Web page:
A few hundred feet east of Jacob Rickenbach's stone house, just behind Curtin Rickenbach's home, the small creek flows through a meadow and actually undercuts the canal bed by means of a perfectly preserved and very pretty culvert, shown below. The stone culvert was built probably before 1820 by the Schuylkill Navigation Company at the time the canal was built, to allow the creek to pass under the canal bed.

This drawing(from the collection of Schuylkill Navigation information at Reading Area Community College) , from a survey in 1878, shows the dimensions of the culvert. At the time the culvert had a wooden retaining barrier, now absent.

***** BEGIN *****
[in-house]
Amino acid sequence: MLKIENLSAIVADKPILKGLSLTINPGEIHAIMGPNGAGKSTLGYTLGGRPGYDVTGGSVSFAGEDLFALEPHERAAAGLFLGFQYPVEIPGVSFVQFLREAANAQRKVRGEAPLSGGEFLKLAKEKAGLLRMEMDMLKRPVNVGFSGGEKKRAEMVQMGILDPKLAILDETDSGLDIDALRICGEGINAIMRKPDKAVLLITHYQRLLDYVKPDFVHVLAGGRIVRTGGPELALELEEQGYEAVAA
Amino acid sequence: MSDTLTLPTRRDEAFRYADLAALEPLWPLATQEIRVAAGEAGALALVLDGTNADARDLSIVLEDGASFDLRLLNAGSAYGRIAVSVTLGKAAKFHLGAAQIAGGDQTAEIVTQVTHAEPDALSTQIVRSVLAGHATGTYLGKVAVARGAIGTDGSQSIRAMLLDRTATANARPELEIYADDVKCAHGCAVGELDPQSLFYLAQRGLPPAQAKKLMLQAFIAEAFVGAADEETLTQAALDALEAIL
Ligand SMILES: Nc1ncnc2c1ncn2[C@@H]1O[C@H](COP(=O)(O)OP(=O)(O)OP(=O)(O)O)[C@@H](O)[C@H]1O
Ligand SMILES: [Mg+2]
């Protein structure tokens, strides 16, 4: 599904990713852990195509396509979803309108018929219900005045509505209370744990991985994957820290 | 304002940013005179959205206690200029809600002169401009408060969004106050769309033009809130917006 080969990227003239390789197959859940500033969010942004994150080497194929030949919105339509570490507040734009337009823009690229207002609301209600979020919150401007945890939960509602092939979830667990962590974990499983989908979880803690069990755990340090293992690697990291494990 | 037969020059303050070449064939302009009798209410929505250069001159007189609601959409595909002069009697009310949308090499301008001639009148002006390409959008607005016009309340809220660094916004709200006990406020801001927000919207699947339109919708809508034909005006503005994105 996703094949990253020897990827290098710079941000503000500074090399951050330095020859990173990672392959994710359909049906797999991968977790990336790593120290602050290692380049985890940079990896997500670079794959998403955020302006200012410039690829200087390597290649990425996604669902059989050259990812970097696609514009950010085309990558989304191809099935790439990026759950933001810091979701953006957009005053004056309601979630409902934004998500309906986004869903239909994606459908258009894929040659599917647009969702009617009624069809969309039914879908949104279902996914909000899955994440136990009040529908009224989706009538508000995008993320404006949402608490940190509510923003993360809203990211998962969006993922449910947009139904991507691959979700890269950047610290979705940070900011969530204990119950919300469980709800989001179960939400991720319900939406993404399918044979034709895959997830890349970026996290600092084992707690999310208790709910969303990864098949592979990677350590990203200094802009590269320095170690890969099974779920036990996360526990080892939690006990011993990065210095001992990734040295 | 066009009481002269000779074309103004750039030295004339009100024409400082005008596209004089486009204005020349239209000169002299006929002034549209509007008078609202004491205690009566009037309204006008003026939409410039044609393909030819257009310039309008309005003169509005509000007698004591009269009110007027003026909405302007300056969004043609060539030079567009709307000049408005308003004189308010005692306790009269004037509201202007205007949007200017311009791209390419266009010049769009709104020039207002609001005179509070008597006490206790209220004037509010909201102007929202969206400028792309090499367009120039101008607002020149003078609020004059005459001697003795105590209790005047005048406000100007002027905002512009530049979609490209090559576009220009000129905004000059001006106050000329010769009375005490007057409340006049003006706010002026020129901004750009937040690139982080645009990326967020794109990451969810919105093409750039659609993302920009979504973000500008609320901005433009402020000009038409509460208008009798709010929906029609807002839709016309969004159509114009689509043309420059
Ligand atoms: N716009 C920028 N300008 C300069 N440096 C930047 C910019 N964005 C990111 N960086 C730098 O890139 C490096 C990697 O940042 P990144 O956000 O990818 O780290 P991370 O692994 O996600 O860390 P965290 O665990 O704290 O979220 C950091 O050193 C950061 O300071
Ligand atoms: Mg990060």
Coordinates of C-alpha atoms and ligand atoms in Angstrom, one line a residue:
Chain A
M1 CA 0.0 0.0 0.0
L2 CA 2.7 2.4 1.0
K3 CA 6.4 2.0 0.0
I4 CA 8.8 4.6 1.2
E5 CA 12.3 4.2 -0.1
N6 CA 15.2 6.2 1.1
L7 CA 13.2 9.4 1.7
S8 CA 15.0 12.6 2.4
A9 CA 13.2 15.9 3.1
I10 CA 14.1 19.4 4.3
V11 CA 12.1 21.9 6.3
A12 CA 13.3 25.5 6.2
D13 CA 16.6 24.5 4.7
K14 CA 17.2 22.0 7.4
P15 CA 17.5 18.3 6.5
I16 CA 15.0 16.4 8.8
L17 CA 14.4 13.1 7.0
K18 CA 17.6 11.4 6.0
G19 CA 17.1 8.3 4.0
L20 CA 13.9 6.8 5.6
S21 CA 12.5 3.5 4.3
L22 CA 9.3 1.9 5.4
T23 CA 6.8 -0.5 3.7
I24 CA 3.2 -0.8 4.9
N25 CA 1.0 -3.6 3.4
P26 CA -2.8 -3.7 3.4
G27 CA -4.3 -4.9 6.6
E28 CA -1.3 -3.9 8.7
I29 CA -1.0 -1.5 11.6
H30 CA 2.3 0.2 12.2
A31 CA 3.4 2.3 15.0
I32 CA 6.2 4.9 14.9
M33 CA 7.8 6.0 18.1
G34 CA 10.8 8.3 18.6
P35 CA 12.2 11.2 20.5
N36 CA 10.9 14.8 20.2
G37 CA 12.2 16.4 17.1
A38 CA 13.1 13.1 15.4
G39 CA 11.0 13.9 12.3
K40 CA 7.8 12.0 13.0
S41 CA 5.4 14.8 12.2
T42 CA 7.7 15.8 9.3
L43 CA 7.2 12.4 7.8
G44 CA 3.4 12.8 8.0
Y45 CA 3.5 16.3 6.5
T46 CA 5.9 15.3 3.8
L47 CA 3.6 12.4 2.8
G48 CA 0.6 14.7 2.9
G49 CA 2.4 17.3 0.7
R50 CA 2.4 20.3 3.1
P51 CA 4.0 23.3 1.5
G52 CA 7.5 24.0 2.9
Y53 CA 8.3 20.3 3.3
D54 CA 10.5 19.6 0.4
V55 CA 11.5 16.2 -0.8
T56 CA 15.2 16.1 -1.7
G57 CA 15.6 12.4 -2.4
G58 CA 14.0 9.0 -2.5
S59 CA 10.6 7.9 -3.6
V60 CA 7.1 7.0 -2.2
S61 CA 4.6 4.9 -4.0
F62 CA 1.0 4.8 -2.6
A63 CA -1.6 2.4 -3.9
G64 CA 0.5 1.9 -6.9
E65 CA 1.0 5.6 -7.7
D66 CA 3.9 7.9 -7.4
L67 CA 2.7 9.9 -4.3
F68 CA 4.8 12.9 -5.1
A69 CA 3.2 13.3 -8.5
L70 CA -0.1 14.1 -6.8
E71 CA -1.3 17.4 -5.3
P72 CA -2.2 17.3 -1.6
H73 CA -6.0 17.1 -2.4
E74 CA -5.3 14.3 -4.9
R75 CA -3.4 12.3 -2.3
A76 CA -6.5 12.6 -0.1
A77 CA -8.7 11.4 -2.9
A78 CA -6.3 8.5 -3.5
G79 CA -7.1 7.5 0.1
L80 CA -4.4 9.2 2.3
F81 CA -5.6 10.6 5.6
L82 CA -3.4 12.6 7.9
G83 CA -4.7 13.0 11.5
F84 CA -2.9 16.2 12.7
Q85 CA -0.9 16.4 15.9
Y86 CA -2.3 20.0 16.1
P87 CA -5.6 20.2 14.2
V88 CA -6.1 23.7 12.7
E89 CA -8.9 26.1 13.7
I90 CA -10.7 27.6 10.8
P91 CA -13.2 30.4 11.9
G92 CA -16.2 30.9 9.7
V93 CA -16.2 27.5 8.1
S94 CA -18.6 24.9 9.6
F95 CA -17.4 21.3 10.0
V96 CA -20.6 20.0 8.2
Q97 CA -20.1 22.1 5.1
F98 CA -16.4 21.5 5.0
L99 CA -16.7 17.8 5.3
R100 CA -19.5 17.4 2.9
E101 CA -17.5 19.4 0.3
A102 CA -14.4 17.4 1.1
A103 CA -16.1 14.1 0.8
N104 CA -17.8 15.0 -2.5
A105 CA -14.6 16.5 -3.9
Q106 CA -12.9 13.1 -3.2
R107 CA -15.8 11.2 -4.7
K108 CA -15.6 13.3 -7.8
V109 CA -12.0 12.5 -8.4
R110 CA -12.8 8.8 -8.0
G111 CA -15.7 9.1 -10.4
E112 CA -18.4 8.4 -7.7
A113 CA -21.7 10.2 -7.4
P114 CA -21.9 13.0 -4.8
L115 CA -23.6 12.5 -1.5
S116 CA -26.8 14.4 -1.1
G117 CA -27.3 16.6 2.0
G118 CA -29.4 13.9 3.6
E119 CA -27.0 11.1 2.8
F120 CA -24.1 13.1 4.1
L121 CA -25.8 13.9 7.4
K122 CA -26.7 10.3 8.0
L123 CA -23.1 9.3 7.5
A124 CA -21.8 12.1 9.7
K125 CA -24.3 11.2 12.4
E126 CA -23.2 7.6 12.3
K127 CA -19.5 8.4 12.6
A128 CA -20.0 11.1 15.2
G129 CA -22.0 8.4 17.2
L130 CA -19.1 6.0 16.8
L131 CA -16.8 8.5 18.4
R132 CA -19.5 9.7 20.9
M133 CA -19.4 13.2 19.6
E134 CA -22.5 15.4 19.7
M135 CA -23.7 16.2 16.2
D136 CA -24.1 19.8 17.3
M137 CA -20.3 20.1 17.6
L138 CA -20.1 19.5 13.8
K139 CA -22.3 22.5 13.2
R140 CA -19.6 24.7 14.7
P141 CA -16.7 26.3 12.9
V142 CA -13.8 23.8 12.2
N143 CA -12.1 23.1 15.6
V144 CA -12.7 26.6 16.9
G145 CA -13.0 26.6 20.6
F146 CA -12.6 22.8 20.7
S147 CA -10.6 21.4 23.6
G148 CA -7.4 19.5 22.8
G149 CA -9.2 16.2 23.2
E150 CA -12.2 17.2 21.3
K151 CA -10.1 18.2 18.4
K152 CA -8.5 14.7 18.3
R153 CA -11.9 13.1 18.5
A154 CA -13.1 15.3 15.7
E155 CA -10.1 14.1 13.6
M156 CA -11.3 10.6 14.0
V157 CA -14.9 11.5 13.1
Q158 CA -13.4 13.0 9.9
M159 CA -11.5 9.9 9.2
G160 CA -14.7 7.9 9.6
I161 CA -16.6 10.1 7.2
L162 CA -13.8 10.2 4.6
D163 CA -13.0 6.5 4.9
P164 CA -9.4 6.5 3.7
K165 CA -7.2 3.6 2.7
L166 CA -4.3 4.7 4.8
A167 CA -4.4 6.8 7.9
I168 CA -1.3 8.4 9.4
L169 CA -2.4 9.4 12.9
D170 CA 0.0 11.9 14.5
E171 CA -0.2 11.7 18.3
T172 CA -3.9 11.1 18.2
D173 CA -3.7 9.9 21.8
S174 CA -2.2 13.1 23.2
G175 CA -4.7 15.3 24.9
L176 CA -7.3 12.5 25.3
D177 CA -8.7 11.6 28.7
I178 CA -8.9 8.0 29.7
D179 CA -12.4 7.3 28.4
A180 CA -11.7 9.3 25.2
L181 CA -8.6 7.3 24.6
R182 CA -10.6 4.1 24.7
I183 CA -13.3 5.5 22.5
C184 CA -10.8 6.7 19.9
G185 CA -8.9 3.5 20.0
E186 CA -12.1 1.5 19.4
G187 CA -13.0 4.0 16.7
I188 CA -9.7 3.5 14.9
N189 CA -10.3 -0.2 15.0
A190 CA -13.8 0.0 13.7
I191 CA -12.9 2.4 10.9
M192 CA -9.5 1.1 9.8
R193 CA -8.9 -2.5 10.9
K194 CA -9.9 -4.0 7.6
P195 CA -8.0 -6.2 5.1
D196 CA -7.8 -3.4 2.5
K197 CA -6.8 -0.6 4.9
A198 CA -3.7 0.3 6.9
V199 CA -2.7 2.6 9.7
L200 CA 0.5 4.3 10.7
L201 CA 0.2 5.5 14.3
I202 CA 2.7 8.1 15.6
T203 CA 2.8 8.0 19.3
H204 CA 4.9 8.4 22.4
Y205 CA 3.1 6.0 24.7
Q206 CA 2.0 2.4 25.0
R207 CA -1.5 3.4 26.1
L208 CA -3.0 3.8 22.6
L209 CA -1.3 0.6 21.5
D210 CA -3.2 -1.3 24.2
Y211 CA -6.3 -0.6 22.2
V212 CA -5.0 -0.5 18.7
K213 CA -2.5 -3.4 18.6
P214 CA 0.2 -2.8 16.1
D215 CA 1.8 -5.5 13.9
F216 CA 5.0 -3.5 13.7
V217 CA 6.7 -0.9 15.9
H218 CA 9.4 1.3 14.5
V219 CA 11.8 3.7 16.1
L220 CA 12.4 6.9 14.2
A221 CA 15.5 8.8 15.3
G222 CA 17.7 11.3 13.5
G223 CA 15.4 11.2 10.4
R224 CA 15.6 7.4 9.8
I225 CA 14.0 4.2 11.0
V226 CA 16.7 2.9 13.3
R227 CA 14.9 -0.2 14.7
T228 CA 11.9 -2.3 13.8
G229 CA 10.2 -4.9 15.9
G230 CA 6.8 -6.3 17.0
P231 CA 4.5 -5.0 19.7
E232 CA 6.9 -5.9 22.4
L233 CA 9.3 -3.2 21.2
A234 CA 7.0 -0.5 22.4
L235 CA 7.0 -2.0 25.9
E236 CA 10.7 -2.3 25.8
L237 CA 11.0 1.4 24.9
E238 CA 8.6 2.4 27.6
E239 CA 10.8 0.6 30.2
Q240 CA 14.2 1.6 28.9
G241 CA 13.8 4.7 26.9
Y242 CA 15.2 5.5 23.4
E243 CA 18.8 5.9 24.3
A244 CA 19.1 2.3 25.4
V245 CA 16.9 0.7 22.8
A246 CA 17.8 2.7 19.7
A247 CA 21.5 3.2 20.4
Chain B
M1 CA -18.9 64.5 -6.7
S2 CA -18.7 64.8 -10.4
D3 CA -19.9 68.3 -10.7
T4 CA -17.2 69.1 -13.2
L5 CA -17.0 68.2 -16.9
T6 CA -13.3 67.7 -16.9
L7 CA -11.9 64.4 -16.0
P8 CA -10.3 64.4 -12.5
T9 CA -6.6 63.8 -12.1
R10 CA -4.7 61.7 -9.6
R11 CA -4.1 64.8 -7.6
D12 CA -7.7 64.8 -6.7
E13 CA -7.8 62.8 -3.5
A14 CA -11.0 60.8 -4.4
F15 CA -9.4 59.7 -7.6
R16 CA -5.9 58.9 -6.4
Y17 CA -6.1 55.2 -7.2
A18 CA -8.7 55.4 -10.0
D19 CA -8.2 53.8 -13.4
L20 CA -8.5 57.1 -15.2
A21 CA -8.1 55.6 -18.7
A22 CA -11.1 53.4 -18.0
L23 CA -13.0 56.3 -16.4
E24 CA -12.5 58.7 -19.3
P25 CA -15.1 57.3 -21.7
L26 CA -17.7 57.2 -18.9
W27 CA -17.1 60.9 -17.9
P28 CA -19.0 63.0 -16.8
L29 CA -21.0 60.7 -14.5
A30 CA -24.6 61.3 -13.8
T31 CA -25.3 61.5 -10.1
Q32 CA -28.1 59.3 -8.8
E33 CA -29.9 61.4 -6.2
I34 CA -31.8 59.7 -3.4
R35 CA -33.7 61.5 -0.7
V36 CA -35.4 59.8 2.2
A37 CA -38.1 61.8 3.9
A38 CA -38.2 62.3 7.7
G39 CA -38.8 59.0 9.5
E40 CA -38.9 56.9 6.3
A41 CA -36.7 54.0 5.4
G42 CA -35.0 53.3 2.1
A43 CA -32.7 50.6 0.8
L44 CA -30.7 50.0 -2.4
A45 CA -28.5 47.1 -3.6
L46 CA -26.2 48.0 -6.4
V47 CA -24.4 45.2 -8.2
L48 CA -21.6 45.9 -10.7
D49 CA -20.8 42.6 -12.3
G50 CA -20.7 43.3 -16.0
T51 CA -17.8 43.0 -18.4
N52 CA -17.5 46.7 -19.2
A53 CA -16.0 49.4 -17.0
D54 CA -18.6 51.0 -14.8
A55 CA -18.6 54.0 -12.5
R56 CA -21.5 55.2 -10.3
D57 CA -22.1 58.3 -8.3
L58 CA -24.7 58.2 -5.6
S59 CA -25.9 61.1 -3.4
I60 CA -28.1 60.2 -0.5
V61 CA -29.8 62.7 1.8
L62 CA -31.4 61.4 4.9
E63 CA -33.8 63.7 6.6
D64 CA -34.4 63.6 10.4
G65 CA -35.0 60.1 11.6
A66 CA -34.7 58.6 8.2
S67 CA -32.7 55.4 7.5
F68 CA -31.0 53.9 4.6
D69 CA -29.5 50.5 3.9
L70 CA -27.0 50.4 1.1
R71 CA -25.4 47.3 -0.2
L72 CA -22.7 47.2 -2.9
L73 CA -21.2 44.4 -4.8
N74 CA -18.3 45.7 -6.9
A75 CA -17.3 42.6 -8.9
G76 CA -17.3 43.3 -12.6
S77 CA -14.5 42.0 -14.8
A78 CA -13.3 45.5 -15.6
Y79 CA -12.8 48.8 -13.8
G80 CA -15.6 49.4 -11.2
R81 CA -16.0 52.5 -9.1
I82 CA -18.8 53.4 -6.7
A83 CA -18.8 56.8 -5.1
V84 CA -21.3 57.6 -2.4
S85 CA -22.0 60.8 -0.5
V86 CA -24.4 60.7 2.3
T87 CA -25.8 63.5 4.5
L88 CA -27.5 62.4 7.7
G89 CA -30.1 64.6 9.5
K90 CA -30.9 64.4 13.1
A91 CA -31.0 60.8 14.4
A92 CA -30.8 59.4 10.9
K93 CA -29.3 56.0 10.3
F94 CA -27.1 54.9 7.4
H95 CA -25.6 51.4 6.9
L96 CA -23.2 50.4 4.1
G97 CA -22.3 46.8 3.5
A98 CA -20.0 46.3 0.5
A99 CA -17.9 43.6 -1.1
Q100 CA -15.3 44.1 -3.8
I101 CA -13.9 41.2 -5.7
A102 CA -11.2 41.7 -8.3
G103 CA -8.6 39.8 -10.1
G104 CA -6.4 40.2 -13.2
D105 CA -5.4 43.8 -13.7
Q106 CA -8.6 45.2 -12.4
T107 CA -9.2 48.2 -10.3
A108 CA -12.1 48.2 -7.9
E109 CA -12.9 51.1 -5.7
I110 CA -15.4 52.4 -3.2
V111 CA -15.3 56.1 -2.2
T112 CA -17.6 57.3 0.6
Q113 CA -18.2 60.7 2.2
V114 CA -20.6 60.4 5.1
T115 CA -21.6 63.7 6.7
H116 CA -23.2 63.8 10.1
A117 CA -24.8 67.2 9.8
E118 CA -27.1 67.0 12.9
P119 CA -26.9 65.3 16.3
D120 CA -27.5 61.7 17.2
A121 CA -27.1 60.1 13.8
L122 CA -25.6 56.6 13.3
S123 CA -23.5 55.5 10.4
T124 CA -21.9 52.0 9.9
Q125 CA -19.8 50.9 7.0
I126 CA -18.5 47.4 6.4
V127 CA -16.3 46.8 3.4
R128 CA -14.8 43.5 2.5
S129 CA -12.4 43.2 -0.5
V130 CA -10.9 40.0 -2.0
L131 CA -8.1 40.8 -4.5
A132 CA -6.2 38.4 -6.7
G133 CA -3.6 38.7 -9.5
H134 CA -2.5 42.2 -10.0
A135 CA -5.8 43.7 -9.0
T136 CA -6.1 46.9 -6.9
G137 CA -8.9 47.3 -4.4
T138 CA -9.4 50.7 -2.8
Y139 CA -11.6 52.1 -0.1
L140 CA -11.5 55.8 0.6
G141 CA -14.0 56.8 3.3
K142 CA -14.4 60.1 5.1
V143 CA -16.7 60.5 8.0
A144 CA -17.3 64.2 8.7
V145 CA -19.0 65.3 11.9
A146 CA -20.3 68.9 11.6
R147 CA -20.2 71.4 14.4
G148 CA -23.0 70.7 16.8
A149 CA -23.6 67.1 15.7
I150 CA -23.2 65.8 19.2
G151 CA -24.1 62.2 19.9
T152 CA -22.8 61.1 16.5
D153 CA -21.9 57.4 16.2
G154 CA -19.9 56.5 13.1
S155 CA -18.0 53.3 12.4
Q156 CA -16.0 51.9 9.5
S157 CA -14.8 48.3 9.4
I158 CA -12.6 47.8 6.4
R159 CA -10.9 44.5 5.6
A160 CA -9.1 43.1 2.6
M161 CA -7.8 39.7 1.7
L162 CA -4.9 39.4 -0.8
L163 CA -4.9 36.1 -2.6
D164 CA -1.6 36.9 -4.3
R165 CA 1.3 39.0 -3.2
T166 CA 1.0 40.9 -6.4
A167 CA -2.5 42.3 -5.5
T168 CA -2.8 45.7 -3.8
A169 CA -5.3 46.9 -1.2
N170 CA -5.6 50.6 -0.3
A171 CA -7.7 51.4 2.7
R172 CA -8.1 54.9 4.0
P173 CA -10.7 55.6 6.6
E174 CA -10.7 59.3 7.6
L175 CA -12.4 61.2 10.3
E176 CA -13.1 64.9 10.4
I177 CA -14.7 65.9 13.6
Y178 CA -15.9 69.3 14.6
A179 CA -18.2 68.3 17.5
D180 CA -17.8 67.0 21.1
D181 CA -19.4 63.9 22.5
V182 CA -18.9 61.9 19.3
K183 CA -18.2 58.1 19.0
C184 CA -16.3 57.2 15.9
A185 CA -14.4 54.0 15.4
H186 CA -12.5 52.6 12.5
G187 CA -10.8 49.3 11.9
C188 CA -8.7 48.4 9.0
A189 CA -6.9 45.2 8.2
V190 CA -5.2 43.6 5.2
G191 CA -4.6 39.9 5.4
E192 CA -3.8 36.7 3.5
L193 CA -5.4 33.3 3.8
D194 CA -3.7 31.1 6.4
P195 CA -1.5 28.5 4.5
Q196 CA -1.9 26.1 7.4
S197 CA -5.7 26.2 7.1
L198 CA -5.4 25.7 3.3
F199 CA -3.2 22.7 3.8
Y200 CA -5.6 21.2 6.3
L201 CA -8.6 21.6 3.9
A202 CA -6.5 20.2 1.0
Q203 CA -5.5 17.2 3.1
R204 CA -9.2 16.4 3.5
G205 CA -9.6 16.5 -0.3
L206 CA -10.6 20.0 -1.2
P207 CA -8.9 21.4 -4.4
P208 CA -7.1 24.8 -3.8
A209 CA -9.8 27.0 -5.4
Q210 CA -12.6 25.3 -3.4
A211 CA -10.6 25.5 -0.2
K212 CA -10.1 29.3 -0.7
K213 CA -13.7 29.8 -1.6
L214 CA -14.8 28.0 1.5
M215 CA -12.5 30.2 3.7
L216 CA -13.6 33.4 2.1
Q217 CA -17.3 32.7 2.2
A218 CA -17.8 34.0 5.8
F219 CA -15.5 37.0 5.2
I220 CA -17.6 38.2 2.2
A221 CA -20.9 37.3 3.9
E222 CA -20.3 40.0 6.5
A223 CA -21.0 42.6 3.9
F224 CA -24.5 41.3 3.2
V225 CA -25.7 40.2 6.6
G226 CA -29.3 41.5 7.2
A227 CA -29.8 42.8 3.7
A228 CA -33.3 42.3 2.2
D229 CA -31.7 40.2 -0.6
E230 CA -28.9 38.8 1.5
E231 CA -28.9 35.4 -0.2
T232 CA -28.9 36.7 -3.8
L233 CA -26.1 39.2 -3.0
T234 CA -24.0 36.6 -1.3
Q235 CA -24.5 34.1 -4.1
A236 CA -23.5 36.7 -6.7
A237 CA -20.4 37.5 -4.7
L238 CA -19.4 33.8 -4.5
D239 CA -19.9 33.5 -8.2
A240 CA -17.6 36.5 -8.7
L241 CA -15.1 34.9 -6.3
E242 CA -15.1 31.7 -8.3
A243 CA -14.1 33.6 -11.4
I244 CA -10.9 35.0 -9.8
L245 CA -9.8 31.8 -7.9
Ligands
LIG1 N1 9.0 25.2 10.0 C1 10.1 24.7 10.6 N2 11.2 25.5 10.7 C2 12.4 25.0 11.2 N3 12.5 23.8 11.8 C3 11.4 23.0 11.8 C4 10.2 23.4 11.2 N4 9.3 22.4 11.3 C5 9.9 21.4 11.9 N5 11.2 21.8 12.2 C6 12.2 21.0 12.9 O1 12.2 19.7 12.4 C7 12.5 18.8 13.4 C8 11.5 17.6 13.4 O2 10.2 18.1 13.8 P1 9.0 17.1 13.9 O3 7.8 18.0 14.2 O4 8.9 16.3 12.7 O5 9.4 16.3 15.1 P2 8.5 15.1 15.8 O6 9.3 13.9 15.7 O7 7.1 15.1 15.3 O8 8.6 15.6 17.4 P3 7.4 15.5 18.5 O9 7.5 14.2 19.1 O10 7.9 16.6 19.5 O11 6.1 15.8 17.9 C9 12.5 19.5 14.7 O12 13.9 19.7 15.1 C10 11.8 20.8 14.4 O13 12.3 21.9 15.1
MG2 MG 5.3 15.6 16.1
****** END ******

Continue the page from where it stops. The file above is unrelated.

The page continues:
The photograph below shows the culvert today. The view is to the west (toward the houses mentioned above), and the canal runs from right to left over the culvert.

The creek continues another 30 feet behind where the above photo was taken, and enters the Schuylkill River (below).

The view below shows where the creek enters the culvert on the west side of the canal, with Curtin Rickenbach's house in the background. In times of flood, the culvert actually caused the creek to back up and flood the meadow seen below, often flooding the basement of the house.


Photographs by Tom Rickenbach, Oct. 2001